Benin flag Benin: Economic and Political Overview

The political framework of Benin

Political Outline

Current Political Leaders
President: Patrice TALON (since 6 April 2016) - the president is both chief of state and head of government 
Next Election Dates
Presidential: April 2026
National Assembly: January 2027
Main Political Parties
Benin is formally a multy-party country, however opposition parties have no real chance of gaining power. The main parties reresented in the parliament include:

- Progressive Union for Renewal (UPR): centre-left, formerly called Progressive Union, in August 2022, the party merged with the Democratic Renewal Party and changed to its present name
- Republican Bloc (BR): centre, supports the current government
- Democrats (LD): centre-left to left-wing, social democracy, it is the main opposition party.

Other parties include:
- African Movement for Development and Progress (MADEP)
- Benin Renaissance (RB)
- Cowrie Force for an Emerging Benin (FCBE)
- Democratic Renewal Party (PRD)
- Progressive Union for Renewal (PUR)
- Sun Alliance (AS)

Executive Power
The President of the Republic is elected for a five-year term by universal suffrage with an uninominal majority ballot in two rounds, for a maximum of two terms (whether consecutive or not). He is the head of state, the holder of the executive power, and the head of the Government, and with this title, he shall determine and conduct the politics of the nation (art. 54). After an advisory opinion of the National Assembly, the President appoints the members of the Government.
Legislative Power
The legislative power in Benin is vested in the National Assembly, a unicameral body also known as the Assemblée Nationale, which comprises 109 seats, with 24 seats specifically designated for women. Members are elected directly in multi-seat constituencies through a party-list proportional representation system. They hold office for five-year terms, with the current members set to conclude their terms in 2026 to align with upcoming general elections.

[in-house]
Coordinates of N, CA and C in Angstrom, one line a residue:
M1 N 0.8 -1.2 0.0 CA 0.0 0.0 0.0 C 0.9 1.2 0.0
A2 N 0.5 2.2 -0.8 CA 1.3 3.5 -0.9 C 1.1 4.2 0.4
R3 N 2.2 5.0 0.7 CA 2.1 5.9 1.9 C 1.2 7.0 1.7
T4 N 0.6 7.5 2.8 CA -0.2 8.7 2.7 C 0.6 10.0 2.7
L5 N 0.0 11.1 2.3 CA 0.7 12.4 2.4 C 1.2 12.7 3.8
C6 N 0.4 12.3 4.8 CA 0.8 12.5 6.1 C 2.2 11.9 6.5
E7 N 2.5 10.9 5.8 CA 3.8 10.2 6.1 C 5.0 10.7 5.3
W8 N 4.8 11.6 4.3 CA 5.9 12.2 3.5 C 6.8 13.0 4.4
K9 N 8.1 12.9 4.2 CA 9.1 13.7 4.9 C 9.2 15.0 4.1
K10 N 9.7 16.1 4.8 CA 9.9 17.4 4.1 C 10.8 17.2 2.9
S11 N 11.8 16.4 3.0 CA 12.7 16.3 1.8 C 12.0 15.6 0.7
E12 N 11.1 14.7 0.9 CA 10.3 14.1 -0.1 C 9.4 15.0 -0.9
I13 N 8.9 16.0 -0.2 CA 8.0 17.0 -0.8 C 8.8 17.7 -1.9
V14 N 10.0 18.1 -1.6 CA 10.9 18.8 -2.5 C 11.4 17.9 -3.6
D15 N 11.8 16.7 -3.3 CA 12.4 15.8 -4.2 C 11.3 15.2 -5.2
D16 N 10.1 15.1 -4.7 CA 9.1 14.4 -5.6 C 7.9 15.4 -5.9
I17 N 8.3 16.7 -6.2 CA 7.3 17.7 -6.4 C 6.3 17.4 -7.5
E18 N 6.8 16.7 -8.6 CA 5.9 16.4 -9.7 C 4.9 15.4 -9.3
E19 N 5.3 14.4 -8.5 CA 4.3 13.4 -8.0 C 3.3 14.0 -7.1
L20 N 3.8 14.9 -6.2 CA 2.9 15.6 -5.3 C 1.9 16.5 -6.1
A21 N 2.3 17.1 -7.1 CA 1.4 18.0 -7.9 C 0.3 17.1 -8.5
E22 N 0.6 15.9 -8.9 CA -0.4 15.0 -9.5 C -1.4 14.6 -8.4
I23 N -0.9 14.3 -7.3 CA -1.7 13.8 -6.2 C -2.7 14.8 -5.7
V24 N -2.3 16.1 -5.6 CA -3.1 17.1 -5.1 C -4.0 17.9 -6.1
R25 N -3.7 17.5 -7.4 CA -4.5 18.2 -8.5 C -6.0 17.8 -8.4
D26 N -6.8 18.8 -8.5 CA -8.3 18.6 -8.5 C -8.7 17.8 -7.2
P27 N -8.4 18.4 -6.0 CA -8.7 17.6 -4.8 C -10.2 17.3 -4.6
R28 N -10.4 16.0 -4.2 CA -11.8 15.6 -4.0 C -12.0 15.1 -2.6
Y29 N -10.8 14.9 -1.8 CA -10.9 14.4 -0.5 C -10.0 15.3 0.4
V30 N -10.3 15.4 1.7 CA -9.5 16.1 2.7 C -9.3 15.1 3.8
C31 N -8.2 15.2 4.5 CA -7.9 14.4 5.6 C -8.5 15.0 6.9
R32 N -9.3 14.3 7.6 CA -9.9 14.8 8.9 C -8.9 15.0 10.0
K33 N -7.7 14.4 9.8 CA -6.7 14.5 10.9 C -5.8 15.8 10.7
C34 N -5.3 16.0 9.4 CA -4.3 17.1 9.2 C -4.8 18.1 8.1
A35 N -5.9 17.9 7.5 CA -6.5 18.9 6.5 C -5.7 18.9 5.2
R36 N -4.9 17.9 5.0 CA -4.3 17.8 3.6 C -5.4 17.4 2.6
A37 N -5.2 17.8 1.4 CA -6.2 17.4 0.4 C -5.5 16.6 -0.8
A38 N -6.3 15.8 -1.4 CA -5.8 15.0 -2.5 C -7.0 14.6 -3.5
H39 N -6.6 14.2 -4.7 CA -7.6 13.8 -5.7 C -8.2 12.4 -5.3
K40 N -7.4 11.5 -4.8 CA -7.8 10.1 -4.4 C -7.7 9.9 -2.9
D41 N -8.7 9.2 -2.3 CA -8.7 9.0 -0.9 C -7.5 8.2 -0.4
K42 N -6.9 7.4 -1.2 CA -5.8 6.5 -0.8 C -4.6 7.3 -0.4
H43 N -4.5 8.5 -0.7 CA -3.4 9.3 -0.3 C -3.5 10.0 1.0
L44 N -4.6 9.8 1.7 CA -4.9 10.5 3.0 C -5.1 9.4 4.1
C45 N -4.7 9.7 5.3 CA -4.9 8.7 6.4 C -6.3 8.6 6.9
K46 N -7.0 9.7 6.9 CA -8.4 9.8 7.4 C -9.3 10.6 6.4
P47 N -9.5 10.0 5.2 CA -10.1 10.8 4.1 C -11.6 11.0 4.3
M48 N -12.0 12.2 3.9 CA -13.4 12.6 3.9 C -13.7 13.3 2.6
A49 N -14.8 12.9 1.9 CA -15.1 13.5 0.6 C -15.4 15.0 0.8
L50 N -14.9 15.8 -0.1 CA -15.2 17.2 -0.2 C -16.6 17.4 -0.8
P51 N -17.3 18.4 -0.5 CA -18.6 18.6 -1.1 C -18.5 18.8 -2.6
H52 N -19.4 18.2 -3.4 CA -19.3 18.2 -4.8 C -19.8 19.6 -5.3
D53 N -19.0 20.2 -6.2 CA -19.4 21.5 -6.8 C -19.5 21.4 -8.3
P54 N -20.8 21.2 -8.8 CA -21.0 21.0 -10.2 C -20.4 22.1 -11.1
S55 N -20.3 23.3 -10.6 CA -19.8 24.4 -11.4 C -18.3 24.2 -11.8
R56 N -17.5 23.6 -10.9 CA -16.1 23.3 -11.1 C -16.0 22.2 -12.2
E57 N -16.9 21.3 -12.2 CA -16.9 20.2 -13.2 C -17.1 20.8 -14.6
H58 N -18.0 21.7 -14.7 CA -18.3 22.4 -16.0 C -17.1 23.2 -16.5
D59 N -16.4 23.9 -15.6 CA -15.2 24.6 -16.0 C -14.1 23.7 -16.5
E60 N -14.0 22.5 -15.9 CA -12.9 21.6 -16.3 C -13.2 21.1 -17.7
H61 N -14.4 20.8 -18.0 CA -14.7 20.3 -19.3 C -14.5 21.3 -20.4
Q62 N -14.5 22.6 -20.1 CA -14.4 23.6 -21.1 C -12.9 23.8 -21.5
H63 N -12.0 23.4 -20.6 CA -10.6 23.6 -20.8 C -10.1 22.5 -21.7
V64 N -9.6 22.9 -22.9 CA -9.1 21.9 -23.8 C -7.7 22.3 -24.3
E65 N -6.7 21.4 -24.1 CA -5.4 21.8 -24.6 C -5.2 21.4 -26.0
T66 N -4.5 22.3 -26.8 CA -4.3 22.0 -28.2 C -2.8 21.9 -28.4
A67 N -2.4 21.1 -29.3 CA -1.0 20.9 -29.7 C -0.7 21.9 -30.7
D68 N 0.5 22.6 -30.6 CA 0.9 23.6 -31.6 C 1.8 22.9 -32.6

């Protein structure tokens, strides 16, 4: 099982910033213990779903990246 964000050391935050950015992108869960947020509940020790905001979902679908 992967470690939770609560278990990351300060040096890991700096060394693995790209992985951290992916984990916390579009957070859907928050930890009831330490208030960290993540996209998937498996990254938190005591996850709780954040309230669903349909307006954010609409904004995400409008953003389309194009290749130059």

Indicator of Freedom of the Press


The world rankings, published annually, measures violations of press freedom worldwide. It reflects the degree of freedom enjoyed by journalists, the media and digital citizens of each country and the means used by states to respect and uphold this freedom. Finally, a note and a position are assigned to each country. To compile this index, Reporters Without Borders (RWB) prepared a questionnaire incorporating the main criteria (44 in total) to assess the situation of press freedom in a given country. This questionnaire was sent to partner organisations,150 RWB correspondents, journalists, researchers, jurists and human rights activists. It includes every kind of direct attacks against journalists and digital citizens (murders, imprisonment, assault, threats, etc.) or against the media (censorship, confiscation, searches and harassment etc.).

World Rank:

Indicator of Political Freedom


The Indicator of Political Freedom provides an annual evaluation of the state of freedom in a country as experienced by individuals. The survey measures freedom according to two broad categories: political rights and civil liberties. The ratings process is based on a checklist of 10 political rights questions (on Electoral Process, Political Pluralism and Participation, Functioning of Government) and 15 civil liberties questions (on Freedom of Expression, Belief, Associational and Organizational Rights, Rule of Law, Personal Autonomy and Individual Rights). Scores are awarded to each of these questions on a scale of 0 to 4, where a score of 0 represents the smallest degree and 4 the greatest degree of rights or liberties present. The total score awarded to the political rights and civil liberties checklist determines the political rights and civil liberties rating. Each rating of 1 through 7, with 1 representing the highest and 7 the lowest level of freedom, corresponds to a range of total scores.

Political Freedom:

Political freedom in the world (interactive map)
Source: Freedom in the World Report, Freedom House


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Latest Update: April 2024

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